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录像显示救援队漏报 叶梦园遭两次碾压
Video sheds light on Flight 214 passenger's death

[ 2013-08-07 10:58] 来源:中国日报网     字号 [] [] []  
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录像显示救援队漏报 叶梦园遭两次碾压

Images taken from a camera mounted on the helmet of a fire battalion chief, from top, show the Rescue 37 rig as it nears and then strikes Ye Meng Yuan and a firefighter covering her body, which was obscured by flame-retardant foam.


The San Francisco Fire Department supervisors who took charge of the Asiana Airlines Flight 214 crash scene were not alerted by firefighters that a 16-year-old passenger had been found near the plane, leaving them powerless to prevent the girl from being run over by a rig after she was covered by fire-retardant foam, footage of the incident shows.

The footage was recorded by a camera mounted on the helmet of a battalion chief who took charge of the firefighting and rescue response within an hour after the Boeing 777 crashed at San Francisco International Airport on July 6.

The footage reveals what Battalion Chief Mark Johnson did and was told at the scene. It also shows in graphic detail the events that ended with crash survivor Ye Meng Yuan being crushed by a foam-spraying rig.

One mystery arises from the footage: Johnson arrived not long after firefighters found Ye and mistakenly concluded she was dead, according to what the firefighters have told investigators - but there is no evidence Johnson was ever informed of the discovery.

Probe of girl's death

Johnson has turned over the footage to investigators from the fire and police departments and the National Transportation Safety Board, who are probing how the girl was put in harm's way, mistaken for dead and run over. The Chronicle reviewed a copy of the footage supplied by a source, who stipulated that it not be posted online because of the investigation.

The footage picks up as Johnson, who oversees firehouses in the Bayview-Hunters Point area, arrived at a staging area several hundred feet from the burning plane. He and Assistant Fire Chief Tom Siragusa were briefed by fire Capt. Anthony Robinson, who coordinated the initial emergency response.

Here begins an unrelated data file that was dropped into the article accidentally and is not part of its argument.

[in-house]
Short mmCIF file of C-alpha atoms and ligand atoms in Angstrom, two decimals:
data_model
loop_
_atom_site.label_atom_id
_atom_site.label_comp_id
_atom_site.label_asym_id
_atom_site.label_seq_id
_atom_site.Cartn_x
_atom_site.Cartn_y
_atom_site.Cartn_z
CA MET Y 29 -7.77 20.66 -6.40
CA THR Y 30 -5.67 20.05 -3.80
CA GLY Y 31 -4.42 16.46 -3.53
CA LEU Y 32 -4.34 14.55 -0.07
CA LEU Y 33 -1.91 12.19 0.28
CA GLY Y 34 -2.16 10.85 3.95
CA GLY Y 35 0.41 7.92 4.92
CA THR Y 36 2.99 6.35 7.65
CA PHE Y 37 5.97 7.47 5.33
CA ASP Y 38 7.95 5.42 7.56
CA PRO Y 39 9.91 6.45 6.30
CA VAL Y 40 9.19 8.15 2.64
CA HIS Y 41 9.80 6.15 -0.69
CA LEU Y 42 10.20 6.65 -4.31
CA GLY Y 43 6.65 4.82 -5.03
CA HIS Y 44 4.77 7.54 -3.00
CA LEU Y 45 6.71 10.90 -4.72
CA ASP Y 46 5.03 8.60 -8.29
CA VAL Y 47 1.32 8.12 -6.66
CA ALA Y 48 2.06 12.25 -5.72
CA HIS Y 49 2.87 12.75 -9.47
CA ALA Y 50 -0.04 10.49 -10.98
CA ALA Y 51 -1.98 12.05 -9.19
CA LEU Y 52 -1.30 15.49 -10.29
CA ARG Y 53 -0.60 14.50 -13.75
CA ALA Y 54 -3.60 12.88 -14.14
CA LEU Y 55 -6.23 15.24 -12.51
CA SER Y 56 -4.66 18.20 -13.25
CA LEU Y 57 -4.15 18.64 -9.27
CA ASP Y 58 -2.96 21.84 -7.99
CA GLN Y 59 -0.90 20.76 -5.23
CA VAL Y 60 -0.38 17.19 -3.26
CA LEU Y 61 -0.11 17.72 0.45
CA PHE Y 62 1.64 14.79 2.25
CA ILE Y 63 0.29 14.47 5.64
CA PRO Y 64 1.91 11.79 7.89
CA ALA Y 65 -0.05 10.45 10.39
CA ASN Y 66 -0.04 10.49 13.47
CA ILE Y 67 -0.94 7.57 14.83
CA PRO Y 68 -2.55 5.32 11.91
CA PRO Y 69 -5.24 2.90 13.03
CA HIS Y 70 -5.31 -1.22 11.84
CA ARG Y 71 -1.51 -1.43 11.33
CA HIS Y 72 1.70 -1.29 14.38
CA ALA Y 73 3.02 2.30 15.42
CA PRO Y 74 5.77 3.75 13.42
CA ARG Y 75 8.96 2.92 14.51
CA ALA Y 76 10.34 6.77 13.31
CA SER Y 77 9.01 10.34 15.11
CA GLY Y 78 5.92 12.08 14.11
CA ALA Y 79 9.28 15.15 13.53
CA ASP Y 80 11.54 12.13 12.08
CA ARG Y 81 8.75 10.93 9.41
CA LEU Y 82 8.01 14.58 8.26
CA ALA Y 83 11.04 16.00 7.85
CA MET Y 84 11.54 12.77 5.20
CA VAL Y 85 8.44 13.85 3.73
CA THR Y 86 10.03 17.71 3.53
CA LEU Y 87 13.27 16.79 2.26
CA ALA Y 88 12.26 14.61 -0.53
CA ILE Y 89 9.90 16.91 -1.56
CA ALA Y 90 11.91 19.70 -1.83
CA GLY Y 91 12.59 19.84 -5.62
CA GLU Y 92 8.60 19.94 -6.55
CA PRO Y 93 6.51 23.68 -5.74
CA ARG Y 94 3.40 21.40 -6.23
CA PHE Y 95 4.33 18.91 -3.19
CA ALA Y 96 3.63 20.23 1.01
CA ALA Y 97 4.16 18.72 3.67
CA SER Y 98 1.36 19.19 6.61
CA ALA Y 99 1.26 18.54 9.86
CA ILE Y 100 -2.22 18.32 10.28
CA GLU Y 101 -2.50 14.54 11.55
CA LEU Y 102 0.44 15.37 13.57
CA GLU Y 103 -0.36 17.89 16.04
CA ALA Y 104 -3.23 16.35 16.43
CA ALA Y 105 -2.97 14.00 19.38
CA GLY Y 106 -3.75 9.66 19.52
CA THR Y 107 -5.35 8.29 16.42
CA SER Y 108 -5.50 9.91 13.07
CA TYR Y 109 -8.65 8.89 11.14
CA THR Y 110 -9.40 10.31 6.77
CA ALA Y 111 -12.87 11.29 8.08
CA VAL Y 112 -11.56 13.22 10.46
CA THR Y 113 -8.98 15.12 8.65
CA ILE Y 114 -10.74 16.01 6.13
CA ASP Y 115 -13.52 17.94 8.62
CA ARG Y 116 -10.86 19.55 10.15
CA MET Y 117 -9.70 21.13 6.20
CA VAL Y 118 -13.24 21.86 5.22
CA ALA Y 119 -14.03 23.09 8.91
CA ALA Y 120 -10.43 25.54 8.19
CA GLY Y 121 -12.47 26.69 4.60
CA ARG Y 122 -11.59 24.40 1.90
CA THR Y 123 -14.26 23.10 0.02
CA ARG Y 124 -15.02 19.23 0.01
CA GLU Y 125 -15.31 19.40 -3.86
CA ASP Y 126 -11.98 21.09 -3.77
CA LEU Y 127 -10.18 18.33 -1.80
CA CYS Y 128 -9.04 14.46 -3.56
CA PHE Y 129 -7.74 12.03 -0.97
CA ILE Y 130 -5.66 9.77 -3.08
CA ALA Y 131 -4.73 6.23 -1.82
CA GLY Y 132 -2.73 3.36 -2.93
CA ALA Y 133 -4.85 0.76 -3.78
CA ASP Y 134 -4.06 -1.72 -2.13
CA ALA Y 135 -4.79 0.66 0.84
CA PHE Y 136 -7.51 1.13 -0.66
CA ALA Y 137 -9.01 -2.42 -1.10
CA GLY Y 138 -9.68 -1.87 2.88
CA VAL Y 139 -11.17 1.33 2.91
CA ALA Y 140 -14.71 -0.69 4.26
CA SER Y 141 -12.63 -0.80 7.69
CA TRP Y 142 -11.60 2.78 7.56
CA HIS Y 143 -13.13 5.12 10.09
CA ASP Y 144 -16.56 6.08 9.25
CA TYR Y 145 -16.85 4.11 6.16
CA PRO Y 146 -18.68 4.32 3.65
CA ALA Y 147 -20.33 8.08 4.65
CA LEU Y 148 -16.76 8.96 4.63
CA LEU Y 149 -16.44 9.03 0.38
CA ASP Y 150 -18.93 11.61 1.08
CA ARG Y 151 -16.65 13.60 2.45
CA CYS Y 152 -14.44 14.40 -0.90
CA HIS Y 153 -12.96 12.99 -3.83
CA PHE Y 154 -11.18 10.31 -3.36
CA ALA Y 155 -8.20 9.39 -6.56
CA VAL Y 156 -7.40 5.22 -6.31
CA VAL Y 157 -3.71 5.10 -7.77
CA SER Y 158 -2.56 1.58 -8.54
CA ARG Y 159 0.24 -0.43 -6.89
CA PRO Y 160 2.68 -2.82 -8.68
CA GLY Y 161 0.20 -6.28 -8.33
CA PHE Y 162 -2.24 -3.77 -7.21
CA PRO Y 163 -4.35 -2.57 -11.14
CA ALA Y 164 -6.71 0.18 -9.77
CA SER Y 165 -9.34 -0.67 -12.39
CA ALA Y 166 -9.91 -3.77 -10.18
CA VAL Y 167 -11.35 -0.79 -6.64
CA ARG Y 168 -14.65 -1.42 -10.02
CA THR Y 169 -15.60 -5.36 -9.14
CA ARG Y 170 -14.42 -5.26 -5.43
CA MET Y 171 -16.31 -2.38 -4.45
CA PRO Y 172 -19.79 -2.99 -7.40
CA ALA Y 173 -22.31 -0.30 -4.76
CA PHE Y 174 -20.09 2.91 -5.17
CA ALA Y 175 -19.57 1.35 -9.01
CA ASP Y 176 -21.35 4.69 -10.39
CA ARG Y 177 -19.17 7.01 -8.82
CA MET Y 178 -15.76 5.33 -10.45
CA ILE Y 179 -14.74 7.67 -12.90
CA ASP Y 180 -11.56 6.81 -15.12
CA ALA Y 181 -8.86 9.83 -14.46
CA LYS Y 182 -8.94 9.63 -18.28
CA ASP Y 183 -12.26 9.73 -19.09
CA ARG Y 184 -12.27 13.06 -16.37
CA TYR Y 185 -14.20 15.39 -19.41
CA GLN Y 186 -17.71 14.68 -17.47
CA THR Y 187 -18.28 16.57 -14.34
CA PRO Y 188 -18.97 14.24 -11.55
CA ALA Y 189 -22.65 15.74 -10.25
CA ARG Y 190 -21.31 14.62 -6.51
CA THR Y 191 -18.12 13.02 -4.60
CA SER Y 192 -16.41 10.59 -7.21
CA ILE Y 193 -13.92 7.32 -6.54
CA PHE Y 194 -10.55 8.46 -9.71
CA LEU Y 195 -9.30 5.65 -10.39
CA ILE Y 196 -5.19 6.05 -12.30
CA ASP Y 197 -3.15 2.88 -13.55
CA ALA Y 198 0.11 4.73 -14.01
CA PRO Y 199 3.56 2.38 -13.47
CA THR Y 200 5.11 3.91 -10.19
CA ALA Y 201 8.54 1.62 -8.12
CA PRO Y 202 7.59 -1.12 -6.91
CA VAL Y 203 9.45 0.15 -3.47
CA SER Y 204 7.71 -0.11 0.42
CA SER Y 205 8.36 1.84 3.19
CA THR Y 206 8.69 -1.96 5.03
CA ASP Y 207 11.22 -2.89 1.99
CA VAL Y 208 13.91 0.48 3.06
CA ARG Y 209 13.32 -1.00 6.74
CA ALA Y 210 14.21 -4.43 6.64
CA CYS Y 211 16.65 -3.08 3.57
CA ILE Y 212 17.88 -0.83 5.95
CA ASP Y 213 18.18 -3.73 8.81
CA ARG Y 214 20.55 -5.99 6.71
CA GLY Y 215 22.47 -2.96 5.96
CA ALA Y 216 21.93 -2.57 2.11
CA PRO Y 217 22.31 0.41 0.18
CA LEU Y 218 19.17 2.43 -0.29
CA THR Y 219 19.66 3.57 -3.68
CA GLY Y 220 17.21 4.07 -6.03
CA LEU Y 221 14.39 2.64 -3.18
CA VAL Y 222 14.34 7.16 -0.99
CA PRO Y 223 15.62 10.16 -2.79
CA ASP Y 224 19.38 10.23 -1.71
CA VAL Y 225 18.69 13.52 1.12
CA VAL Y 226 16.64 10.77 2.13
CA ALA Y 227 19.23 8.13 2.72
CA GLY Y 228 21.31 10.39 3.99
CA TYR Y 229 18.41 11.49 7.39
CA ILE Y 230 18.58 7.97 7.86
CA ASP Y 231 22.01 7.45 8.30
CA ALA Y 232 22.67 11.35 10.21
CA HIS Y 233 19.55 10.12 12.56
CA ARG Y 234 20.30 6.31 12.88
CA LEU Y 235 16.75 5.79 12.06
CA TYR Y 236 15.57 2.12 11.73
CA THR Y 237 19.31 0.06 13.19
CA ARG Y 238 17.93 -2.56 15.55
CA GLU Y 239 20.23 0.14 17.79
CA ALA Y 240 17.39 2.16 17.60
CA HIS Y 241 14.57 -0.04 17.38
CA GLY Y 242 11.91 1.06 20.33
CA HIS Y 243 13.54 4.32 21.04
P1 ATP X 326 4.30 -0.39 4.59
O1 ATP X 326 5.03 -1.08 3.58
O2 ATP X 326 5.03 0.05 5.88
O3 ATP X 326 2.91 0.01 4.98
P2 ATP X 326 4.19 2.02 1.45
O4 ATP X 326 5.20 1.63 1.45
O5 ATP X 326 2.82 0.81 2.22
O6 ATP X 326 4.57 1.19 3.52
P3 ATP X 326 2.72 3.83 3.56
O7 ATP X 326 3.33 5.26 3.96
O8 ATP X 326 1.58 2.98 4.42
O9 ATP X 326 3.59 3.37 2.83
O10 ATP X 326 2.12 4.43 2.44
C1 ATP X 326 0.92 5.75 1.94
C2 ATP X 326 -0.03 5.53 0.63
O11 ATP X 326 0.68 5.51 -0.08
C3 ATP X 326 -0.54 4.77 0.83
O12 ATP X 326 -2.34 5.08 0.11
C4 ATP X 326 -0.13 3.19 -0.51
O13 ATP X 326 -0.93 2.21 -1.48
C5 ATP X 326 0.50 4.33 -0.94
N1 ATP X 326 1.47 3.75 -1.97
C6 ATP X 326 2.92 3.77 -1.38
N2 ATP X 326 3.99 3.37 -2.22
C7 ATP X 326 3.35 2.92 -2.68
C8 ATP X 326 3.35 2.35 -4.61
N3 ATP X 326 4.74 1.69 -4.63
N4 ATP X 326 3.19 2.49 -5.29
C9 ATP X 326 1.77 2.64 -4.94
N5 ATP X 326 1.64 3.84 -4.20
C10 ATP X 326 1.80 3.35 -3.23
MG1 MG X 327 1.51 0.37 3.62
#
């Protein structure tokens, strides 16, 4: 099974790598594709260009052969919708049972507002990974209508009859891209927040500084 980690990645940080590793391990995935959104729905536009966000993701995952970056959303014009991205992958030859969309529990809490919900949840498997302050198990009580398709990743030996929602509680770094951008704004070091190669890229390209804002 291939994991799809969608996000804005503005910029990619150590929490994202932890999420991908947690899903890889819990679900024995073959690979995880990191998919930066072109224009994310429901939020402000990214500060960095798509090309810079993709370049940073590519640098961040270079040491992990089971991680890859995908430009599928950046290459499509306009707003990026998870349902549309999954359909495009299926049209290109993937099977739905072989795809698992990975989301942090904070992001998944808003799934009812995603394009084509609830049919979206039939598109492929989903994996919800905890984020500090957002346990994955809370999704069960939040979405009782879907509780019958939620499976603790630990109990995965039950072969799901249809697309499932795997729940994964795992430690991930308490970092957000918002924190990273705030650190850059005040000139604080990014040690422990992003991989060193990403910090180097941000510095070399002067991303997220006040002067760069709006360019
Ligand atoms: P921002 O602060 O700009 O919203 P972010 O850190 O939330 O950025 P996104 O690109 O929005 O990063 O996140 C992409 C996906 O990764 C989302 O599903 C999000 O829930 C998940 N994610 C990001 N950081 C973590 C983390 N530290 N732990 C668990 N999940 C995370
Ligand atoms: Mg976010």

"All of the passengers are off the plane," Robinson told the two. "They just completed a secondary search. There are no passengers on the plane."

Siragusa then put Johnson in command of the firefighting and rescue effort, and the battalion chief started walking toward the wreckage. Johnson looked toward the area in front of the left wing where Ye was found, but only foam was visible.

Crucial moment

As Johnson walked toward the back of the jet, the footage shows, a foam-spraying rig called Rescue 10 was in the distance, driving away from the area where Ye was discovered.

It was a crucial moment in the events leading to the Chinese schoolgirl's death.

The two firefighters aboard Rescue 10, Roger Phillips and Jimmy Yee, have told investigators they spotted Ye in the fetal position on the ground just before they drove off, according to Fire Department sources and others involved in the probe.

Fire Lt. Christine Emmons and at least one other firefighter looked at the girl and concluded she was dead, said the sources, speaking on condition of anonymity because they were not authorized to discuss the probe publicly.

According to the San Mateo County coroner, however, Ye was alive for several more minutes, until a second rig ran over her. It is not clear how Emmons or the other firefighter, who has not been identified, decided she was dead.

No one told him